Tragedy Khadafi began his career as half of the duo Super Kids, along with DJ Hot Day, releasing the single “Go, Queensbridge” in 1985. It was this output that caught the attention of Marley Marl, who produced in 1986 the duo’s next single “The Tragedy (Don’t Do It)”, with Chapman also being made a junior member of the Juice Crew alongside artists such as Big Daddy Kane, Kool G Rap, and MC Shan. In 1987, he appeared as MC Percy in the B side of the 12″ “Juice Crew All Stars” and also on the last Super Kids single, “Hot Day Master Mix”. After a conviction that year (he was only 16 years old) for robbery charges followed by serving time in the Elmira Correctional Facility, Chapman became a Five Percenter and began working under the alias “Intelligent Hoodlum”.
Chapman continued to record throughout the remainder of the 1990s. One of his last recordings as Intelligent Hoodlum was the title cut for the motion picture soundtrack of Posse, a Hollywood Western that told the story of an African-American gunslinger posse. This song marked the end of Chapman’s overt focus on Conscious hip hop, Black history and political commentary in his verses. Working with Capone, Noreaga and Mobb Deep, recording “L.A L.A” a response to Tha Dogg Pound’s “New York, New York”, Intelligent Hoodlum then began working under the name Tragedy Khadafi in 1997. He also worked on Capone-N-Noreaga’s debut album, The War Report, on which he actually appears more on the album than Capone. When the latter returned to prison, Noreaga severed ties with Tragedy. In 1998, Tragedy formed the group Iron Sheiks along with his lifelong friend, Michael Butler a.k.a. Imam T.H.U.G., who was also from Queensbridge, releasing an EP, which contained the underground classic “True Confessions”.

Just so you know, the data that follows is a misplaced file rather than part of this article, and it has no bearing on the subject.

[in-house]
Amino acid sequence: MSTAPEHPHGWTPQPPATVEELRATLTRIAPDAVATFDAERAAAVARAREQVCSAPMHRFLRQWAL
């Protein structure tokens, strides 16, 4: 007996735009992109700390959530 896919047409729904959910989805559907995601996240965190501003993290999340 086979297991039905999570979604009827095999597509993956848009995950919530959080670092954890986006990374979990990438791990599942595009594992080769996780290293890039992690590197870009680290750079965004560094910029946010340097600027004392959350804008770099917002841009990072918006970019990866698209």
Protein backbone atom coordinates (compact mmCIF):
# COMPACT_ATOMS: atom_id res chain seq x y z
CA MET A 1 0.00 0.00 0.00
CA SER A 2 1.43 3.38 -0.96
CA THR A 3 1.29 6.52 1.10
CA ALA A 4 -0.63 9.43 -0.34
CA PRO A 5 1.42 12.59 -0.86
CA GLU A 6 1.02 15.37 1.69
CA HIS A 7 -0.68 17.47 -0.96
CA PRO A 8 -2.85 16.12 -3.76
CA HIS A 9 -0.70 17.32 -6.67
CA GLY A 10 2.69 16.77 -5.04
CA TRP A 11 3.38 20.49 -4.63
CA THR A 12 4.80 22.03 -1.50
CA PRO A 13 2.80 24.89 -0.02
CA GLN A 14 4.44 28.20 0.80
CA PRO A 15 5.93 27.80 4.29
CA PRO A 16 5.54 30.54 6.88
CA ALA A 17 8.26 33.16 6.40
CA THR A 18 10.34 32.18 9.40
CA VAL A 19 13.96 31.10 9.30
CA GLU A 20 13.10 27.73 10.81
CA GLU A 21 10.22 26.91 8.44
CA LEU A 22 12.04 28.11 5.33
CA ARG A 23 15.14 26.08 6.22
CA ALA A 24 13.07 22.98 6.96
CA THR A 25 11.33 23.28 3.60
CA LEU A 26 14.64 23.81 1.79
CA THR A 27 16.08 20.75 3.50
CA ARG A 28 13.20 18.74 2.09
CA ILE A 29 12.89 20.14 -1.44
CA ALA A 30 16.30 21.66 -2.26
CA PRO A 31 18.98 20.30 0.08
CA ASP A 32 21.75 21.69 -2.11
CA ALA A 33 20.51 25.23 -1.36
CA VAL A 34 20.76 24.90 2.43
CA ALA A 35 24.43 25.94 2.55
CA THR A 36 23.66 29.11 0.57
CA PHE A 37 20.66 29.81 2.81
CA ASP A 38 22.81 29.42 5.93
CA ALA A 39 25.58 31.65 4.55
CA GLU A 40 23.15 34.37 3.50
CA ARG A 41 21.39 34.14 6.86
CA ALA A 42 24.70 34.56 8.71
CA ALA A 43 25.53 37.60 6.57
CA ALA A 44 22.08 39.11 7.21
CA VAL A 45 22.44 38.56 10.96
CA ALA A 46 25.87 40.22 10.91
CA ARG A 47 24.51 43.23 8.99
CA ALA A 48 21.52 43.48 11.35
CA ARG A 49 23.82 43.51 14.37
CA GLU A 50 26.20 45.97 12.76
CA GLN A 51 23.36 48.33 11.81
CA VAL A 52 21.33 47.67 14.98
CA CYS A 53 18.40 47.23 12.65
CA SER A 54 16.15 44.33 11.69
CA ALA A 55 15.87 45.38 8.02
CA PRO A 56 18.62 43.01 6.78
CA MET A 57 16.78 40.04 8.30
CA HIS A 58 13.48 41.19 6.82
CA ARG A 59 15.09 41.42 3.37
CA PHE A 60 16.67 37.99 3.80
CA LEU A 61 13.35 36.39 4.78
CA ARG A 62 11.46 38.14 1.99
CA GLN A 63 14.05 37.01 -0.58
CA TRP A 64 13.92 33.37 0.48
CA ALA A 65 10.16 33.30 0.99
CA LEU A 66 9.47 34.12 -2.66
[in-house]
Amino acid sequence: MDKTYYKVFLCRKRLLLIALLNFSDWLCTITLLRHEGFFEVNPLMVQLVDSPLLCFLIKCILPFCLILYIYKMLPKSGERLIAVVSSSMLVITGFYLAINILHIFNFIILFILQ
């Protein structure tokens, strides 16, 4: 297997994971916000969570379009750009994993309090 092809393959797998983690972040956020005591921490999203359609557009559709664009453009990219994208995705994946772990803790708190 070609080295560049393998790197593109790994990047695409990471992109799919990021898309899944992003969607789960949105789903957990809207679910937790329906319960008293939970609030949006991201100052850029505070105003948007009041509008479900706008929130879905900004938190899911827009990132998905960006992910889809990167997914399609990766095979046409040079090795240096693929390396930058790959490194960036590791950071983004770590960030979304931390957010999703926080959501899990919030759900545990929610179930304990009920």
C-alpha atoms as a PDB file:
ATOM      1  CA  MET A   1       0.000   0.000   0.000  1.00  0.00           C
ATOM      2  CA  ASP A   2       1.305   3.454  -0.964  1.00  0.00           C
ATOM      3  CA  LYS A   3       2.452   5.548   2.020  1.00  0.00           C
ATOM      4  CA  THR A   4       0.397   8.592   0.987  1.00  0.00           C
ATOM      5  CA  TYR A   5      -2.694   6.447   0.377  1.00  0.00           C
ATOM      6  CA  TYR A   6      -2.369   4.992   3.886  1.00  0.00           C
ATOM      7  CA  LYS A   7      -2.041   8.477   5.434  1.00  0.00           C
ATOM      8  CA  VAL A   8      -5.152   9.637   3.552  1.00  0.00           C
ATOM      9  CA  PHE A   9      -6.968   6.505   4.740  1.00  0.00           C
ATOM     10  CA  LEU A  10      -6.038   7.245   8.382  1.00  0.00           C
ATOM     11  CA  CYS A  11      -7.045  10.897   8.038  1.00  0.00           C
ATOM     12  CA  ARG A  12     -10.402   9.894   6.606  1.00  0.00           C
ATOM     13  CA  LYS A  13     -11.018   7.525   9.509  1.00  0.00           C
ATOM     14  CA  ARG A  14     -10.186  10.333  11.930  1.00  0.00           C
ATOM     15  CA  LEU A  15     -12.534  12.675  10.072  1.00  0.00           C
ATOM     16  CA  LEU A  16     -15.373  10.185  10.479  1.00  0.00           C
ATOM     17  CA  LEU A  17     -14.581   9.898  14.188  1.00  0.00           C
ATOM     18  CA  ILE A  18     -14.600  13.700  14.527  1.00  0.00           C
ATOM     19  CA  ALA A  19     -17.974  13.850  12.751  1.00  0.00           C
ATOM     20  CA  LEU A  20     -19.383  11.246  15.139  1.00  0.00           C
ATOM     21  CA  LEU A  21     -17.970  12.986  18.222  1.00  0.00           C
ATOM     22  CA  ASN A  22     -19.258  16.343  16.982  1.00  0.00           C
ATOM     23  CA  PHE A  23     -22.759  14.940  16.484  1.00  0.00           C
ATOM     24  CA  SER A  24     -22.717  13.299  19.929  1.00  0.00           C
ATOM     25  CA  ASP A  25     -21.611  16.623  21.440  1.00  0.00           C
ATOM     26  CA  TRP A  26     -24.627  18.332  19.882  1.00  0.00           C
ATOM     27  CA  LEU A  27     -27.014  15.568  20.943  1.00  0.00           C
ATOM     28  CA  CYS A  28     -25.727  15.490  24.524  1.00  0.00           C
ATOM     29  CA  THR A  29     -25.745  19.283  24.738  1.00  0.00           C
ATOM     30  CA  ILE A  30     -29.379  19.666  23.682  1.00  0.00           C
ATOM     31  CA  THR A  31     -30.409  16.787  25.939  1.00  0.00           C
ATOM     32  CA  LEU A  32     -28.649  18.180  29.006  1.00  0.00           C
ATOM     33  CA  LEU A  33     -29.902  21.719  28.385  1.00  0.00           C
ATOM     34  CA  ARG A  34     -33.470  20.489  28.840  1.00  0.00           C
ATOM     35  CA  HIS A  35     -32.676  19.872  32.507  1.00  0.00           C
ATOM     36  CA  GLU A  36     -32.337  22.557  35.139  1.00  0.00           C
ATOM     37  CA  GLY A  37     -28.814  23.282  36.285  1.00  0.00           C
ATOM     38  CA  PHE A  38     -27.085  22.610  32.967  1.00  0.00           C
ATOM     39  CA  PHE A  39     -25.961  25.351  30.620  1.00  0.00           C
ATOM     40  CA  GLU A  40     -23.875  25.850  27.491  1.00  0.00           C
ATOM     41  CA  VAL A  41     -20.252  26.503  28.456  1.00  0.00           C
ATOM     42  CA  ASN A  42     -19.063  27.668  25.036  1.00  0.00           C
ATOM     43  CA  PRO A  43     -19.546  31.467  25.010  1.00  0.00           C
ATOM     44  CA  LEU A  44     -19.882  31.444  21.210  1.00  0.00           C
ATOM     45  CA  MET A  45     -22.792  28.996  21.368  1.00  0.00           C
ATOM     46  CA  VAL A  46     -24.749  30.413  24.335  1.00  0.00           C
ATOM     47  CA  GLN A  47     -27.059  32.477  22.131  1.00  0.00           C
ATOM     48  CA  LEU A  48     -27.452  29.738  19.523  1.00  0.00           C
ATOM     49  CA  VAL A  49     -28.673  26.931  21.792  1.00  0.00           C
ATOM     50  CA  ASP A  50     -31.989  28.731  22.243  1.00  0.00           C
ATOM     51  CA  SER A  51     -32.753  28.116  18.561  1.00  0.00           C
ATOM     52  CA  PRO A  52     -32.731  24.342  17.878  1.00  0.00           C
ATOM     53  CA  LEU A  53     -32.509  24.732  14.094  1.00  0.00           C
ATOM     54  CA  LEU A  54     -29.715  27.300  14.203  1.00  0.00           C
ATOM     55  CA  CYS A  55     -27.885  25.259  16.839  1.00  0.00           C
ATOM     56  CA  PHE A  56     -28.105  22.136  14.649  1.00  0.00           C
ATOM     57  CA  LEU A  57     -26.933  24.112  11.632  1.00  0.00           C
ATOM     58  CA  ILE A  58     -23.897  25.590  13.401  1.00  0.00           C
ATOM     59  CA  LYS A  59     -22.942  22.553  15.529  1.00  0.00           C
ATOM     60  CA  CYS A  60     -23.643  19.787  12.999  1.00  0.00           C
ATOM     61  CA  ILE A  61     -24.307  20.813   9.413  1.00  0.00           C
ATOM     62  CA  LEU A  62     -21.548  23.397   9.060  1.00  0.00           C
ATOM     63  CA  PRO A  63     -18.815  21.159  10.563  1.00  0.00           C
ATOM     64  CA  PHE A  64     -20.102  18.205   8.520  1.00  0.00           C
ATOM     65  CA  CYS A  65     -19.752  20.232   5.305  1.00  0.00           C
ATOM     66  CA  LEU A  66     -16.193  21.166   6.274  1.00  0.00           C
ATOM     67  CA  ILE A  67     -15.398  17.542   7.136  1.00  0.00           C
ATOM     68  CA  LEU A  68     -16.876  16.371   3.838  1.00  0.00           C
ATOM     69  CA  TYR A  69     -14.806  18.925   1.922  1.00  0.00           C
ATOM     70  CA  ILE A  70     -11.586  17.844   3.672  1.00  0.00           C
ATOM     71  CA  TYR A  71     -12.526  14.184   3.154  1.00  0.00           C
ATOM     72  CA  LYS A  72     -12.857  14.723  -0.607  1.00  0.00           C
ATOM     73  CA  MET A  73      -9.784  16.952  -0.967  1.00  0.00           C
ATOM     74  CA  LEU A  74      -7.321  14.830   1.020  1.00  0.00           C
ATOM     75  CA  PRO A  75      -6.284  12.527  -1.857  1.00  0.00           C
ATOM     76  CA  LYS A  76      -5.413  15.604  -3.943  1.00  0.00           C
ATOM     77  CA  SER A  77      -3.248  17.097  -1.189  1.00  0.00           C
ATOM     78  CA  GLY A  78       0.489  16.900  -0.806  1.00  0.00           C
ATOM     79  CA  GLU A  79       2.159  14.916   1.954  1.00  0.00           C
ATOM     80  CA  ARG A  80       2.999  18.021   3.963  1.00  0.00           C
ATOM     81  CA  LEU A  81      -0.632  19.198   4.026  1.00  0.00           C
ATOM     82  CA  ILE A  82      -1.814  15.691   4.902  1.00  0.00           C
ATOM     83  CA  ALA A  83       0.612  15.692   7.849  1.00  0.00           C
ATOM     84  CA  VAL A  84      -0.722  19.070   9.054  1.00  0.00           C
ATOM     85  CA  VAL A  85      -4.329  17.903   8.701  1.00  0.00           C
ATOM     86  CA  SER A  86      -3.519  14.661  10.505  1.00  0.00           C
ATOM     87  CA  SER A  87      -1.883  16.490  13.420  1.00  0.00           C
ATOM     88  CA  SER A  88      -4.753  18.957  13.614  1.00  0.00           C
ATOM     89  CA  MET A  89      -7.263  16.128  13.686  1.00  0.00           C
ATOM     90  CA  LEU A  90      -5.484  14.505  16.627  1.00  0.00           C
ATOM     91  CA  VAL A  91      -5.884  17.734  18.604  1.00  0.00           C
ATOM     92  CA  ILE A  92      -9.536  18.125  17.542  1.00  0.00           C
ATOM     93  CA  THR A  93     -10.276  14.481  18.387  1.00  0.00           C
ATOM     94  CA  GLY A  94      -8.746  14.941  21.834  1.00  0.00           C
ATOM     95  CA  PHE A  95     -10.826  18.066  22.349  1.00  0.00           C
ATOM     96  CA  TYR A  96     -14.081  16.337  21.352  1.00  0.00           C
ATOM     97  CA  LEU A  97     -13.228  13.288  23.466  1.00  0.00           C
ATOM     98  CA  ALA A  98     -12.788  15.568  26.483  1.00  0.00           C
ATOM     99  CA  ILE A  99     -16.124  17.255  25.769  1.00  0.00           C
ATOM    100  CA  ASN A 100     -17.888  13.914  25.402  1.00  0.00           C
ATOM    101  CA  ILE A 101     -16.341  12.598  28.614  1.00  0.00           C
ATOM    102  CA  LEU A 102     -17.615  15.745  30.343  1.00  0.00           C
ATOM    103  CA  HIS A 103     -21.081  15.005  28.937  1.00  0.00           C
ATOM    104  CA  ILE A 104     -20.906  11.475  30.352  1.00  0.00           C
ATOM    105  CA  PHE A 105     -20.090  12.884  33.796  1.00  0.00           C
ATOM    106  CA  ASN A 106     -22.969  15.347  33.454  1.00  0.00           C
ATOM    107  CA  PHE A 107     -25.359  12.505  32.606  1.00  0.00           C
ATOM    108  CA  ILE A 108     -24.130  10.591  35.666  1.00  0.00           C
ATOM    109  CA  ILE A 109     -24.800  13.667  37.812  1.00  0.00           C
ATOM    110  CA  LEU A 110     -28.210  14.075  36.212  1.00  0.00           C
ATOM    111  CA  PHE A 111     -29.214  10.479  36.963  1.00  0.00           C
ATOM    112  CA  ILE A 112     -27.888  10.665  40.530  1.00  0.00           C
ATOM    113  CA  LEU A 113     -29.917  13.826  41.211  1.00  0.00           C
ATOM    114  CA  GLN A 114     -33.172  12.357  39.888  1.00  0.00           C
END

Khadafi’s third album, Against All Odds, was scheduled for release in 1999, but conflict with his label stalled the release, finally being released in 2001, which was also the first appearance of emcee HeadRush Napoleon, who continued to work with Tragedy on future recordings. On the album, Tragedy dissed Noreaga and accused him of stealing his rhyming style on tracks like “Crime Nationalist” or “Blood Type”. Noreaga kept the animosity going with his track “Halfway Thugs Pt. II.” This was followed by Still Reportin’… in 2003. In 2005, he released Thug Matrix independently and also released an album as a member of the group Black Market Militia. Khadafi’s latest releases, Blood Ballads and Thug Matrix 2, were both released in 2006.
He also starred in a documentary known as Tragedy: The Story of Queensbridge about his life and his struggles, growing up, his being a junior member of the Juice Crew, the numerous times he was incarcerated, and the toll a hard life has on a poor African-American child growing up without a father and with a mother addicted to heroin.
On December 27, 2007, Tragedy was convicted of selling narcotics and sentenced to a maximum of four years in prison. Although originally scheduled to be released on January 21, 2011, Tragedy was granted early parole, and released on June 23, 2010.